[taken at approx. 2:47am, June 26, mid-rainstorm]
We hit the ground running during tech, and from there on out the weeks have been a blur of eat, sleep, build, repair, rehearse, and perform. There were other bits and pieces in between, but they've been mashed into a confusion of verbs.
What has happened: We opened Love's Labour's Lost successfully, which - after opening night - presented me with an opportunity to begin understudying one of the main characters in lieu of an actor leaving town at some point during our run. Tech week for Romeo and Juliet was filled with morning shop calls, afternoon rehearsals, and evening dress runs of the show - not to mention learning my newly assigned understudy role in Love's Labour's - until opening night when we were rained out and forced to begin our opening night party a few hours ahead of schedule. The thunder and rain may have waterlogged the stage, but proved unable to dampen our spirits as we set forth to drink and be merry into the late hours of the night.
It's hard to recall an accurate timeline of events between our opening night party and this very moment. Needless to say, things went by quickly. I survived understudy line-throughs of both shows, an understudy run-through of Romeo and Juliet, and a performance as Dumaine in Love's Labour's Lost this past Friday. My parents were able to attend, my host family came to cheer me on, and the cast/crew were unendingly supportive. I had a three day notice and rehearsal process before the performance (with only one afternoon to actually rehearse with the cast); it was quite the experience, to say the least.
I have spent more time getting to know members of the company, teared up at Toy Story 3 (according Entertainment Weekly, that's totally acceptable), received a great massage, continued my exploration of yoga, napped in the sun, played in the rain, seen an old friend, spent time with my family, watched some good movies, and purchased several new plays. All in all, the weeks have been full. Trying to recall everything now, though, makes me wish I could add "updated my blog" to the list of things I've done recently...
What I'm feeling: Short answer - happy. Longer answer? ah - it's strange to think that in two weeks I'll be packing up my belongings and heading back to Madison to finish out the summer before I begin my last year of undergraduate classes. Each day reveals new reasons to be thankful for the opportunity to spend my summer with this group of artists; there is so much comradeship and constant giving. Recently I've been reminded of the chapters in The Gift (Lewis Hyde) that discuss the differences between a community and society. I've written about these topics before, so I won't take time to discuss them now. What I will say, though, is that as of late I've become very aware of the importance of a community bond between collaborative artists. It's also nice to be able to say that there is certainly a strong community among our company here at Riverside. We find support in each other in all instances; whether someone is offering to share a meal, give someone a lift, lend a hand, or use their own talents to benefit others, there's a lot of gift exchange between us, and each day it leaves me with richer experiences and ideas to reflect upon. Two of the other acting interns here have recently finished reading The Gift after having it recommended by me, and their enthusiasm for its ideas have made me very eager to reread the book - I look forward to seeing how my perceptions of the book's application to my life may have deepened in the year since my first read.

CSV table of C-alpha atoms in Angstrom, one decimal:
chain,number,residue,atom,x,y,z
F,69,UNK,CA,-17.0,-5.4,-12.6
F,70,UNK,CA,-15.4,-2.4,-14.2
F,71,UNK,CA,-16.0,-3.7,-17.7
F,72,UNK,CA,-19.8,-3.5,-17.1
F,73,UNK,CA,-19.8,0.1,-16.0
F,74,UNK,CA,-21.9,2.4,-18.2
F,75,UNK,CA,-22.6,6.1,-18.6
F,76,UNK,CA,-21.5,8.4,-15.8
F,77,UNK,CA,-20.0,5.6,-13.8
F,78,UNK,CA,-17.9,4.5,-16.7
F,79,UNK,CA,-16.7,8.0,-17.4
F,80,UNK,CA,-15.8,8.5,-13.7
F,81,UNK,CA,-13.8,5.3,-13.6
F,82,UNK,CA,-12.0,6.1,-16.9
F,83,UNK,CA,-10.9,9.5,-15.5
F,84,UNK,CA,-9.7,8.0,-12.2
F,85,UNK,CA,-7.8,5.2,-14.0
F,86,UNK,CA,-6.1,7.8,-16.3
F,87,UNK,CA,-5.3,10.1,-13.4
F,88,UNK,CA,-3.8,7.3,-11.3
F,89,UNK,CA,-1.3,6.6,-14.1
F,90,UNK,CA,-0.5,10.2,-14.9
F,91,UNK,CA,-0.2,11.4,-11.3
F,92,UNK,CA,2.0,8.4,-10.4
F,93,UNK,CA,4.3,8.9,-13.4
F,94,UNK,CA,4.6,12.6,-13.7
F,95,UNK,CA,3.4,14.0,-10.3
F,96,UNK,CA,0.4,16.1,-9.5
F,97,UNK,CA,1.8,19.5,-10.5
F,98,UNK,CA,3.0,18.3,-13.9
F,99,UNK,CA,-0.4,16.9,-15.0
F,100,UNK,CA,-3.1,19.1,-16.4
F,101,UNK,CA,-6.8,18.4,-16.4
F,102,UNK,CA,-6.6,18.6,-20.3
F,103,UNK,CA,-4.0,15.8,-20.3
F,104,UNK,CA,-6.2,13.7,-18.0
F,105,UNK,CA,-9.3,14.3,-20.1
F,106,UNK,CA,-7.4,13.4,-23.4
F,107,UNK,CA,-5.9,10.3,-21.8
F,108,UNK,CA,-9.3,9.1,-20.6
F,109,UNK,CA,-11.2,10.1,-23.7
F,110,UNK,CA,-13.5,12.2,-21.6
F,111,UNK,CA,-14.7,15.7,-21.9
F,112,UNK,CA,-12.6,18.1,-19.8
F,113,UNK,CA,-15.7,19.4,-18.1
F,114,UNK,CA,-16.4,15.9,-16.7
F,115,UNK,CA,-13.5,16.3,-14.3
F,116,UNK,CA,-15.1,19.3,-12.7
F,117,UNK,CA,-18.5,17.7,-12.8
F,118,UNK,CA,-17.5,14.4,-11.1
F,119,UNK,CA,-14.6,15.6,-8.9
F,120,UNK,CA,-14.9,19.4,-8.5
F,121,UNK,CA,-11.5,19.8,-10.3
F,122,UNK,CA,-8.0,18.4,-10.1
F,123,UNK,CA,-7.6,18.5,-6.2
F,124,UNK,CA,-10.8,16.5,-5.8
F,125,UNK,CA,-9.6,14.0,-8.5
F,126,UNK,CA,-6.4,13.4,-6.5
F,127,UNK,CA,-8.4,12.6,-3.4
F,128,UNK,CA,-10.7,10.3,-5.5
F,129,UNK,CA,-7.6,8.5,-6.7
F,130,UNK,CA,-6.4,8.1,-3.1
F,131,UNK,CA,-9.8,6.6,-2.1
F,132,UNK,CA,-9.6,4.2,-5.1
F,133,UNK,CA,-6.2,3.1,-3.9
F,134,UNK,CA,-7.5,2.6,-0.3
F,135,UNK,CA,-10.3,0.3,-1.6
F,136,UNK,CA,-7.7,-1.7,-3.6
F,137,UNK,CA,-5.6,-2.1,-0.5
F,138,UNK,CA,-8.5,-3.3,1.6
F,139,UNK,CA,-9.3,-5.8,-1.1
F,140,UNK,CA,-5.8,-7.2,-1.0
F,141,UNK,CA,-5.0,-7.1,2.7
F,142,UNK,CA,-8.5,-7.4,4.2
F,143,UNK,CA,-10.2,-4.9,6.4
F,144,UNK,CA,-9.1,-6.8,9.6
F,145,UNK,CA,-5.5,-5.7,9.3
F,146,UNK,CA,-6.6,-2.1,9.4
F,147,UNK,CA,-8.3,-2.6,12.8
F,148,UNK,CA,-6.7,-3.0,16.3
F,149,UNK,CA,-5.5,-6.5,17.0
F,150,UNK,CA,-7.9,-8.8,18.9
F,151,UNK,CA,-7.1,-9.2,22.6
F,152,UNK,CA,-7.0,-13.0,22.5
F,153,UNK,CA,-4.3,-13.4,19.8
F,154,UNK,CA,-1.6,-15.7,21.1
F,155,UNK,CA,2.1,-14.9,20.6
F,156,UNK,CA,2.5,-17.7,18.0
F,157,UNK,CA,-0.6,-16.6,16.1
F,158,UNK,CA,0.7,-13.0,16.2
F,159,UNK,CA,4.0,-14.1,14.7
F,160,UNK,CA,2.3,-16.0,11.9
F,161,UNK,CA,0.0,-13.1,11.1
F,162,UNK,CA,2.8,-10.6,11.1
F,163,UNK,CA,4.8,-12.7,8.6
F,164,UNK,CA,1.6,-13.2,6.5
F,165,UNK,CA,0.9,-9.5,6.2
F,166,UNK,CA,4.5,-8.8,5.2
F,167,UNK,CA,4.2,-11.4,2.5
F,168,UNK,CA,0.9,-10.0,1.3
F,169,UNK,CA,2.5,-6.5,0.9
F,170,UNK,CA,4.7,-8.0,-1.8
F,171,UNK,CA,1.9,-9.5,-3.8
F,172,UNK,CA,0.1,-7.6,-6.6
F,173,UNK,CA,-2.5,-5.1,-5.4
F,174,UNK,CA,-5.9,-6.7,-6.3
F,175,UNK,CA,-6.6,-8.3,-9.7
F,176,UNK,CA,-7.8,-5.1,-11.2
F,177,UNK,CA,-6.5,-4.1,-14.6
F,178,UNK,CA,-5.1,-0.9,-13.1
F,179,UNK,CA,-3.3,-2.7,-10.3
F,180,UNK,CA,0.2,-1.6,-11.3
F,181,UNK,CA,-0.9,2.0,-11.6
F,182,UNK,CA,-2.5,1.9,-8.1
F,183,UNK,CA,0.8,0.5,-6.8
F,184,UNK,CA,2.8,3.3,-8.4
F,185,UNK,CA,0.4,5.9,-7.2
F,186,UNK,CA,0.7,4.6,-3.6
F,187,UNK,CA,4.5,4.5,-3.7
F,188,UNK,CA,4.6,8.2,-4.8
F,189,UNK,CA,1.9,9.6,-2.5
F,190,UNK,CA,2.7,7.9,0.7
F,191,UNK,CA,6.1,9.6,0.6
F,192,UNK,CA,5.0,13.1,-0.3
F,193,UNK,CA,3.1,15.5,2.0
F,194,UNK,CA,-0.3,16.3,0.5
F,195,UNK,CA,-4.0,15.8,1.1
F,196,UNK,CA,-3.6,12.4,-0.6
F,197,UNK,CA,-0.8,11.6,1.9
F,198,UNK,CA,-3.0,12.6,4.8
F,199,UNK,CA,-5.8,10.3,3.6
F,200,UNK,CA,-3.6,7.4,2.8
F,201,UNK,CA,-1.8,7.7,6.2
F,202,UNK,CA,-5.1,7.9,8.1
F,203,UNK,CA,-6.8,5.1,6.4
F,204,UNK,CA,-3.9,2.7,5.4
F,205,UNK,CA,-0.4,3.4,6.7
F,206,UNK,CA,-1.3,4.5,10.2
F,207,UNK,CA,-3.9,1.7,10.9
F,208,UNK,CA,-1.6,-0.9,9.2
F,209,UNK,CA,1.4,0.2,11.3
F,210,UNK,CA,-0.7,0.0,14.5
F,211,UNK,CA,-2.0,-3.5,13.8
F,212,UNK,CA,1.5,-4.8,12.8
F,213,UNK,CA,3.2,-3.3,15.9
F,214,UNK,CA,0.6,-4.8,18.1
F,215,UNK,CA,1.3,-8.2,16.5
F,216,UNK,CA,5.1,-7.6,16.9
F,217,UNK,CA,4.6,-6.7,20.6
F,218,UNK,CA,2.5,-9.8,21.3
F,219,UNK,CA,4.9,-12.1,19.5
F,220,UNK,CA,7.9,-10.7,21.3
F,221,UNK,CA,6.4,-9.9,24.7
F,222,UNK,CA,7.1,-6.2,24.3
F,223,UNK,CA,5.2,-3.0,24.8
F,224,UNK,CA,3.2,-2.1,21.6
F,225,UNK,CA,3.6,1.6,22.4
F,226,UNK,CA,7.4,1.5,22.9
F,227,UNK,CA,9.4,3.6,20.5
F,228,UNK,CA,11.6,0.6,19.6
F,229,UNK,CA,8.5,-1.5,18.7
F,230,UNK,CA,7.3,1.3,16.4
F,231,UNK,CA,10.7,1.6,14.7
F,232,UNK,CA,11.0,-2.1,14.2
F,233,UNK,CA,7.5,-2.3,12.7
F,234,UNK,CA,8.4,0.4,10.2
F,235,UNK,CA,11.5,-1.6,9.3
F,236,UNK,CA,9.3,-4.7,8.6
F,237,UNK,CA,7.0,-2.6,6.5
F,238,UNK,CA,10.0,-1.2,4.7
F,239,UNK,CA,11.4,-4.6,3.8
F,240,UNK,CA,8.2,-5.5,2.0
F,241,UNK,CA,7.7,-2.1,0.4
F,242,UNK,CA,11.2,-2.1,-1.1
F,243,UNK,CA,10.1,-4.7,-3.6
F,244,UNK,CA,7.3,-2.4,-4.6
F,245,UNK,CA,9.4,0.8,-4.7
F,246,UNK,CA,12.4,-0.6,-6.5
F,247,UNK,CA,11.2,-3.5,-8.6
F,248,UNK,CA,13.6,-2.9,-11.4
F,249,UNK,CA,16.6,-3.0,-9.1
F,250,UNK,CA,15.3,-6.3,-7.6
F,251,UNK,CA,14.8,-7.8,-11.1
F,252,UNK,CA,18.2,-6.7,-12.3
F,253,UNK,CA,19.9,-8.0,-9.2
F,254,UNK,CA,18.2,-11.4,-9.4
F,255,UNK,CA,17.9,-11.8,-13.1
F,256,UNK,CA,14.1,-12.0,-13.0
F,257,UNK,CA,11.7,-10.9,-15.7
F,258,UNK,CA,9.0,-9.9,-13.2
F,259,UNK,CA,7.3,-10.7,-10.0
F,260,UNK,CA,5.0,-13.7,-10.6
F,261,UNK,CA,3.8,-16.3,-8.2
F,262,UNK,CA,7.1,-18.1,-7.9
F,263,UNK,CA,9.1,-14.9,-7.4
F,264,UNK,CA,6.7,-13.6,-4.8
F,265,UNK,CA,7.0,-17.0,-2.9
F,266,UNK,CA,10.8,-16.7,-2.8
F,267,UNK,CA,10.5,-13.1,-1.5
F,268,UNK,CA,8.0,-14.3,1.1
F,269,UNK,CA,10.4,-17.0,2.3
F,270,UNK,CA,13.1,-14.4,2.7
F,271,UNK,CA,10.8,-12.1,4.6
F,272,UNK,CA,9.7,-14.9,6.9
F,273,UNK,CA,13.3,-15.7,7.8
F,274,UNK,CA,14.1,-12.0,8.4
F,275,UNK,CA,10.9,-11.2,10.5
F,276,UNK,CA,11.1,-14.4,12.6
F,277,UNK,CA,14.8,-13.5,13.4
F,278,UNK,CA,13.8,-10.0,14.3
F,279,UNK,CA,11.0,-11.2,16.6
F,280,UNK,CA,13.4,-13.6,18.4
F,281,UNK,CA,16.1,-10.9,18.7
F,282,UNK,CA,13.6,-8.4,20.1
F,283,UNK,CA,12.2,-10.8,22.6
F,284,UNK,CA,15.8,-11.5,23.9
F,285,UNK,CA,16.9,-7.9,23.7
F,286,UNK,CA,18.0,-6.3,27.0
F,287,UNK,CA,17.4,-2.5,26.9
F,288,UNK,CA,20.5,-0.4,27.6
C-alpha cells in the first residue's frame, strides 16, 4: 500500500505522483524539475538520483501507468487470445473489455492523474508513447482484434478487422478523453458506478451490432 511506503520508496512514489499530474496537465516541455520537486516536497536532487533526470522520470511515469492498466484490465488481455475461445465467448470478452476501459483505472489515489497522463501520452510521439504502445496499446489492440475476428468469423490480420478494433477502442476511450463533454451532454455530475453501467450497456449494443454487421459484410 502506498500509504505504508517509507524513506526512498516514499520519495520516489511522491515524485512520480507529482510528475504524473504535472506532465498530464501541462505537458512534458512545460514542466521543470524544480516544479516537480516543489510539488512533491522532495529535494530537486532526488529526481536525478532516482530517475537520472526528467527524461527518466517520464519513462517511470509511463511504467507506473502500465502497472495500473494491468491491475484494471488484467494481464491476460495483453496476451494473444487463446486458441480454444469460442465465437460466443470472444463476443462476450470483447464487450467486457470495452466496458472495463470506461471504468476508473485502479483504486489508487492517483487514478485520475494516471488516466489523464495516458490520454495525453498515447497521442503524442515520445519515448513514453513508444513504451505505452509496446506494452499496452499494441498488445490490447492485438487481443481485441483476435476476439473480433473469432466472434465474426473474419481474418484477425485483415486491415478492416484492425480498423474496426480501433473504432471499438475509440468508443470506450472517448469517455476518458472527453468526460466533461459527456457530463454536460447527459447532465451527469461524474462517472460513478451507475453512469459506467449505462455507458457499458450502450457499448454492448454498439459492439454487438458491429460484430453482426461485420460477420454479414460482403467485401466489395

I do not ever want to work a regular 9-5 job again.
Not for any long period of time.
Not as a way of "making a living."
This summer has definitely solidified my desire to work (and, consequently, live) in the theatre. Earlier in the summer, I wrote about searching for the ability to take chances and make mistakes without fear of failure. Performing in Love's Labour's was the biggest leap in the dark I've ever taken as an actor; I should have been terrified. Or, at least, I would have thought that I would be, given my track record with stage fright when given weeks of rehearsal time for a role. But something about this experience was so freeing and, dare I say it: a complete and total blast. Yes, I stressed about the lines and blocking, and I spent three sleepless nights tossing and turning over the impending performance; but when the costume was on and I waited backstage with the three guys who would be my partners in crime for the proceeding two and a half hours, I felt excited and completely ready for the plunge. For the first time, I understood what it means to "forget" everything you know before stepping on stage for the first performance. I felt present and in tune with the story, I matched the cast's energy and tempo, and I didn't hesitate. Was it perfect? I have no clue - for the first time, I just didn't care or even think about perfection. I thought about having fun and telling a story. It was exactly what I needed: to be pushed off the edge and grow wings on the way down, as Ted Swetz would say.
Today, three days after the big performance, I am caught up on sleep, re-energized for the coming week, and anticipating more relaxing afternoons and playful evenings on the stage. It's been a great day of "me time" with friends, food, and drink, and I hope I'm able to stretch these last two weeks and make the moments last as long as possible.